Aesthetic Criticism

As I’ve long insisted, beauty is objective. It’s instilled from a transcendent source. Beauty is not in the eye of the beholder. Beauty is in the nature of the beholden. And as I’ve also argued, Goodness, Truth, and Beauty are interchangeable and co-informative qualities, because they’re all attributes of the one true God. Thus, they’re all mutually illuminating attributes of one another. So, loveliness and ugliness are implicit statements about the goodness or badness and the truth or falsehood of a thing.

Aesthetic qualities are clues to the morality and veracity of an idea. They’re also clues to the moral integrity and veracity of particular human beings. This has many applications, but one that I’ve attempted frequently is fathoming what it is that feels so askew about particular pastors of churches and various infamous and controversial Christian public figures. It also works well on high-profile politicians.

Aesthetic qualms about a man’s character as a Christian leader aren’t a purely subjective statement like a personal preference for ice cream flavors. They’re a genuine ethical and veracious criticism at work. This cuts to the heart of a man’s qualifying or disqualifying character as a leader with integrity and honor.

An aesthetic criticism is a harder sort of criticism to make. It’s easier to just be selectively nit-picky about facts and try to argue about truth and falsehood directly when deep down we know the real issue is the pervasive ugliness of the man. When that’s the real issue, an aesthetic criticism is a more profound, honest, and effective argument to be made. It gets past the symptoms and addresses the root disease.

There’s a place for ugliness in the prophetic offense. But it’s an ugliness in the message. It’s the truthful ugliness of the horrid reality of the thing being confronted. For instance, the meaning of the Cross of Christ is an ugly truth and a horrific good, because it’s where righteousness and wickedness collide and find resolution.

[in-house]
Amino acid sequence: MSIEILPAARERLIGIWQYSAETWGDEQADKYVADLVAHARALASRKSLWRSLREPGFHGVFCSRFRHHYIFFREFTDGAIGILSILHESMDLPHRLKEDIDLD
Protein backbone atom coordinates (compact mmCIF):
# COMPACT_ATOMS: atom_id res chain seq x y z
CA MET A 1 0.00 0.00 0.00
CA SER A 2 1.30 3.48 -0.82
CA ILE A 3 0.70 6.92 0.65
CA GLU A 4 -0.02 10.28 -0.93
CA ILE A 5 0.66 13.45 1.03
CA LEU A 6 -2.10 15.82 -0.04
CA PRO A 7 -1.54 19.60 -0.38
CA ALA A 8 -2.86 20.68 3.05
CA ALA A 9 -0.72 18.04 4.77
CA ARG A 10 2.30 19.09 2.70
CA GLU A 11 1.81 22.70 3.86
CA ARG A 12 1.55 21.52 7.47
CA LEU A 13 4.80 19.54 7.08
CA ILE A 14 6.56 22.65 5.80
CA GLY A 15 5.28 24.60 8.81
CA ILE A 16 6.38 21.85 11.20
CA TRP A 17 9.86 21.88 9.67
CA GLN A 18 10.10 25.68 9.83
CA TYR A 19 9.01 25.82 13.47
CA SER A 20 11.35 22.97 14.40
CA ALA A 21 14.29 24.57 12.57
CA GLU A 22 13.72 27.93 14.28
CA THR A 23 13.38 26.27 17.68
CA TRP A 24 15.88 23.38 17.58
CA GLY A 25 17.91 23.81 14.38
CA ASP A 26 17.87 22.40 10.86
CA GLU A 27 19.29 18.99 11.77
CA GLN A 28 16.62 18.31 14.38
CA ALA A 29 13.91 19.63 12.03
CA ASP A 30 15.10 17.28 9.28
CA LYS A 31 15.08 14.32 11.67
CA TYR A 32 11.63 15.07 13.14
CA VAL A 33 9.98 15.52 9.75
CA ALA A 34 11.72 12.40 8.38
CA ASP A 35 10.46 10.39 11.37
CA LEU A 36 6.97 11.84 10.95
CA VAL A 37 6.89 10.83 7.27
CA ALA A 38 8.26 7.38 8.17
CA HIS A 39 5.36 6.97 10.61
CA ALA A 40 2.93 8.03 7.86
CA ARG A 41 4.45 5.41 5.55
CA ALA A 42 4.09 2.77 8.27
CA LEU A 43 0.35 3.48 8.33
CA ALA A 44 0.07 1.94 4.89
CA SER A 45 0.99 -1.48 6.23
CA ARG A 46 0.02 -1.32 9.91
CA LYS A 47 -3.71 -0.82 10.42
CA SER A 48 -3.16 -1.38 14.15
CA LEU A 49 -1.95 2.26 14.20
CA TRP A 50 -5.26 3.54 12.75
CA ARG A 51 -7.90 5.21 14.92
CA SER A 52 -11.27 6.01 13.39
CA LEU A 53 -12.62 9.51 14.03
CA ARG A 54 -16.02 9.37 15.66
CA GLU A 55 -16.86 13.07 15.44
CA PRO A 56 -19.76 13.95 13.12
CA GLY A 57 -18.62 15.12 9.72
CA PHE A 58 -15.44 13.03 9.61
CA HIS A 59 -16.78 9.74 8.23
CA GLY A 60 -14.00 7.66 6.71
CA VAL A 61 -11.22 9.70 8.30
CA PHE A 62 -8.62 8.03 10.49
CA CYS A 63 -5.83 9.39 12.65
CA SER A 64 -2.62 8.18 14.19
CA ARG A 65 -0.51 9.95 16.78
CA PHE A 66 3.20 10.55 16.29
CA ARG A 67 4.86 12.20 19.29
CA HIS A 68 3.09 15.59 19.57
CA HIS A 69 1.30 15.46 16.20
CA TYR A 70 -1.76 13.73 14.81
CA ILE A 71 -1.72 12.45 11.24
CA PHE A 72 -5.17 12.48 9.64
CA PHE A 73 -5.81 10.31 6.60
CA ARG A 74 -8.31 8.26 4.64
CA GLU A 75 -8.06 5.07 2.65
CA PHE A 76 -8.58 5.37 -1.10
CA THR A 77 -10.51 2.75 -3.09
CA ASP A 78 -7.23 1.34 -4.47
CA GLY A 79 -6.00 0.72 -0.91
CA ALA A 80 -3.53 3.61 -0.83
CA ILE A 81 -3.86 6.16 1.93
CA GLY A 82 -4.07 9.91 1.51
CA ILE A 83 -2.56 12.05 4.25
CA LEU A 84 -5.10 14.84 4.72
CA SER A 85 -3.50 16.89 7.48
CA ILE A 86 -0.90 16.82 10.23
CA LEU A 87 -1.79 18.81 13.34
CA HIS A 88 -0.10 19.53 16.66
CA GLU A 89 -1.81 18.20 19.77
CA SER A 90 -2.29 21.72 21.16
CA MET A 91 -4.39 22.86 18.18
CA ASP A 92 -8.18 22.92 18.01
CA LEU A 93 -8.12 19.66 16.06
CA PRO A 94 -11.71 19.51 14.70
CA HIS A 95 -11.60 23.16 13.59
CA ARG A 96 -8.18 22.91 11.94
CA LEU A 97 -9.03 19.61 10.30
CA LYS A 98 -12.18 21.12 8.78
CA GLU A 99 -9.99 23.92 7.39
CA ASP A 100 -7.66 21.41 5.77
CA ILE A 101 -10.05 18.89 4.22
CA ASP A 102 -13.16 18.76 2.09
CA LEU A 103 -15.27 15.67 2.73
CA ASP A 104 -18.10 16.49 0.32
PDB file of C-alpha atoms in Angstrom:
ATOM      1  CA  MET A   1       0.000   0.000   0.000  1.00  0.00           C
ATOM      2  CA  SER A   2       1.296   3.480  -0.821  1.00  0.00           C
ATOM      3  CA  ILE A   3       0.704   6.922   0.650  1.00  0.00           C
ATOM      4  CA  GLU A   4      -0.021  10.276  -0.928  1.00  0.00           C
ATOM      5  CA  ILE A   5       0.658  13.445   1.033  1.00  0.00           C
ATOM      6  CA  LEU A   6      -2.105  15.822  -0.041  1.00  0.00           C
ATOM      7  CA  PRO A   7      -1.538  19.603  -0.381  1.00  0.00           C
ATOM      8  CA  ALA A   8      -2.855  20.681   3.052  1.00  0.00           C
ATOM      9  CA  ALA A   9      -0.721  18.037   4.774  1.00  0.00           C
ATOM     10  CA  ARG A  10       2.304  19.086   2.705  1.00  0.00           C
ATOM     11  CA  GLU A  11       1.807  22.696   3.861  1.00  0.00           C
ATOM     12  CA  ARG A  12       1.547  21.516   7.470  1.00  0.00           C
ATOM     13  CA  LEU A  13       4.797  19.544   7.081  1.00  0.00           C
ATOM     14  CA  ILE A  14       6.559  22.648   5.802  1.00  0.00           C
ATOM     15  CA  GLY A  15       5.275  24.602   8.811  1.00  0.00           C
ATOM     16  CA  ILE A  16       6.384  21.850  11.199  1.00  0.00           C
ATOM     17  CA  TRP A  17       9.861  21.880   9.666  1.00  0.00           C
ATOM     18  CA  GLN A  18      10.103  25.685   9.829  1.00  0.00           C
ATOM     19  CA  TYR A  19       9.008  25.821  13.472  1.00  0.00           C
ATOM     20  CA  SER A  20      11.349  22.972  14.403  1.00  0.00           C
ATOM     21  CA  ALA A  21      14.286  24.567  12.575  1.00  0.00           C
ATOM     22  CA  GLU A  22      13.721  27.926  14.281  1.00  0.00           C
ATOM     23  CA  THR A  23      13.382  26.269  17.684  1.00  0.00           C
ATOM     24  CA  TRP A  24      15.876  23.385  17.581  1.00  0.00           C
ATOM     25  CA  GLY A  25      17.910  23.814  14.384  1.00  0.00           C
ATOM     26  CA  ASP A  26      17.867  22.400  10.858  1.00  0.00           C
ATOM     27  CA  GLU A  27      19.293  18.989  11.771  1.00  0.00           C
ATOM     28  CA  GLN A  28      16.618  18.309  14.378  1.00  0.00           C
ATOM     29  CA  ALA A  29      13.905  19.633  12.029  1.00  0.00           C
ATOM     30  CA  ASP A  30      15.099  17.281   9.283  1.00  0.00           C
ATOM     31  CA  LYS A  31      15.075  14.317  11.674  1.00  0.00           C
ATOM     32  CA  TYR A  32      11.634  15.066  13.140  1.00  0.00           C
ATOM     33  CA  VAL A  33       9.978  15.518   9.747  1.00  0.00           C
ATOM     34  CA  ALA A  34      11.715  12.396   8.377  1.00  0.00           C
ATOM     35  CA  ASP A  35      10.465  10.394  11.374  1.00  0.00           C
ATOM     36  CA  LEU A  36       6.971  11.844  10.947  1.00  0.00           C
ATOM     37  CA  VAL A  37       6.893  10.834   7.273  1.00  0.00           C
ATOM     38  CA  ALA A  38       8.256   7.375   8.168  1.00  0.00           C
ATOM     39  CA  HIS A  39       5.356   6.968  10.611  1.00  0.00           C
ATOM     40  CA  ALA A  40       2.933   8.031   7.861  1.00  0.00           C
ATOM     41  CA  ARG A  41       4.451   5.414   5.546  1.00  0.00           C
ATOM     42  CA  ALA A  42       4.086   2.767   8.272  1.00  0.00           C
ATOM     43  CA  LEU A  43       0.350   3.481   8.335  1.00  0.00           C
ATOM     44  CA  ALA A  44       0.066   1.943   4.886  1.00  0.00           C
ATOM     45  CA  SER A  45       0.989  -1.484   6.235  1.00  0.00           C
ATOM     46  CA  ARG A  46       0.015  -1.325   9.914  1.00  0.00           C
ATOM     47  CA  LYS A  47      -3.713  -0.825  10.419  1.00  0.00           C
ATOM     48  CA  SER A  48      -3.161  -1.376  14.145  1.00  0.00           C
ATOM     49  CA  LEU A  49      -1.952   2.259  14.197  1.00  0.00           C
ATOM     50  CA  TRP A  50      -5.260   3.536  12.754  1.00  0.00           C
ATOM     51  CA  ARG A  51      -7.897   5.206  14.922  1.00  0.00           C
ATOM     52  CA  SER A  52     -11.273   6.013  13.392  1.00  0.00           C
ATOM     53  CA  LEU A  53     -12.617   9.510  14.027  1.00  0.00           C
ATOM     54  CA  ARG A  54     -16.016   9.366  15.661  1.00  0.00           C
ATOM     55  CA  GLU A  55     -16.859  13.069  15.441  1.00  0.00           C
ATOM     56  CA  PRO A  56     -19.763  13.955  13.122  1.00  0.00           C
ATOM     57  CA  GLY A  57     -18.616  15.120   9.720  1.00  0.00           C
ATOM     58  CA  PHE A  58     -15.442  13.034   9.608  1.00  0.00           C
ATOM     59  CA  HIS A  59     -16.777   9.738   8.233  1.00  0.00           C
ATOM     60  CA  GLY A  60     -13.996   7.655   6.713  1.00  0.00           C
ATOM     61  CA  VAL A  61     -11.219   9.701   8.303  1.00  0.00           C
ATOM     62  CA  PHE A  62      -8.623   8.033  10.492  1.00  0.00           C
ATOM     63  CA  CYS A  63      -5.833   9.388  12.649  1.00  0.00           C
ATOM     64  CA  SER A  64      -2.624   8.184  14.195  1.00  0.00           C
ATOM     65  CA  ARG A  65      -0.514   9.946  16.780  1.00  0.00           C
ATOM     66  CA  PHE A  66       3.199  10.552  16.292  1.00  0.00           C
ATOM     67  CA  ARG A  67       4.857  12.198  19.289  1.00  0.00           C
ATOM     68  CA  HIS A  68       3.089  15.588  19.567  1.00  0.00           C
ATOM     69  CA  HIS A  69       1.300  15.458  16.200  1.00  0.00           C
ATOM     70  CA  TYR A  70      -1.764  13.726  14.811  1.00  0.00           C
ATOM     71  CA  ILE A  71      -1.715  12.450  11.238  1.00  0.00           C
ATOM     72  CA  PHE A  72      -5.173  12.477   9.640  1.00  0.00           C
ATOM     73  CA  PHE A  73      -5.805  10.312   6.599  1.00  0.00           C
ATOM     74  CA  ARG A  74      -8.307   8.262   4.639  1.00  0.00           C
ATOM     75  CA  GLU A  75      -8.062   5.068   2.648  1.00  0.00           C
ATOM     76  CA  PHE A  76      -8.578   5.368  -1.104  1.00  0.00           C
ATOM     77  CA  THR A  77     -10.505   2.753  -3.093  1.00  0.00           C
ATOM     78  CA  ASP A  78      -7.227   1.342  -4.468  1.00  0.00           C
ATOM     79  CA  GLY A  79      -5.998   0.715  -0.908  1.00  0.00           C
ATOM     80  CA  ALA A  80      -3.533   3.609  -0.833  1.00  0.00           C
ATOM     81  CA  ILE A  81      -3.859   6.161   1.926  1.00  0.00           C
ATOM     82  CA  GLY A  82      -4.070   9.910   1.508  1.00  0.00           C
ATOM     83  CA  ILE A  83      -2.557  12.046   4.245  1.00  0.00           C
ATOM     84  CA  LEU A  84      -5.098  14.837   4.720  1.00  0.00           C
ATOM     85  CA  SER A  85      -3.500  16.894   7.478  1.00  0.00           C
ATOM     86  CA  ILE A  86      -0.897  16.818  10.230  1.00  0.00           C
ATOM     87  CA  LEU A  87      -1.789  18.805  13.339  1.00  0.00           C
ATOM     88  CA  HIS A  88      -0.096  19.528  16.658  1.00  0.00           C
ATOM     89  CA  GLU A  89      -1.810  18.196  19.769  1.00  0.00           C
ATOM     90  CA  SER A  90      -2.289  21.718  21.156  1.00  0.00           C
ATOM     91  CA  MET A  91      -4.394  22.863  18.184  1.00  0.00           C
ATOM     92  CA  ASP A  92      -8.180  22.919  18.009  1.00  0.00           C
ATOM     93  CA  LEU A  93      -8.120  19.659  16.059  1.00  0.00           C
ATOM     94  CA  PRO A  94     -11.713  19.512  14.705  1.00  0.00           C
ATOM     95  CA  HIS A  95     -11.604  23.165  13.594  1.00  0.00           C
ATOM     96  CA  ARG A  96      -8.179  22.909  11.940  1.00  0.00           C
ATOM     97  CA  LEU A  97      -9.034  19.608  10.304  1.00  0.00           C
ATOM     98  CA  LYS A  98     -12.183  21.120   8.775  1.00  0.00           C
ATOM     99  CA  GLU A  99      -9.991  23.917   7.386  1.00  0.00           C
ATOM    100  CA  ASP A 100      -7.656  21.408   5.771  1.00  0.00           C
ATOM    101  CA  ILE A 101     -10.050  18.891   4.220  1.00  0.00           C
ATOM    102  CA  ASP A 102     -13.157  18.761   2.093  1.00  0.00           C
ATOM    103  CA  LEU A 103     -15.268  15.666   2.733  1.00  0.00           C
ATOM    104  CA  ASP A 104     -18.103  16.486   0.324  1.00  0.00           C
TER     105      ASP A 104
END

But the prophetic offense isn’t in the man. The prophet is to represent God as holy. When a prophet fails to represent God as holy, God will chastise that prophet. The prophet who brings the Word of the Lord to bear must let the Word be the offense. That’s the principle at work in the ministry of the Word. That’s the preacher’s responsibility.

An obvious ugliness that is the ugly character of the minister is a defect of goodness and truth in him. There’s room to affirm the goodness and truth of a message while affirming the ugliness and falsehood of the messenger. And doing both is doing the whole truth.

I see what I regard as this sort of ugliness in a number of Christian public figures in “both sides” who go after one another. So, I’m not indirectly or namelessly calling out one camp or another here. I see it as a universally common problem.

And I think rejecting this thesis is essentially affirming that “truth” functions as a mere blunt instrument of power for individuals and whole crowds who lack or resist properly informed and nurtured aesthetic sensibilities.

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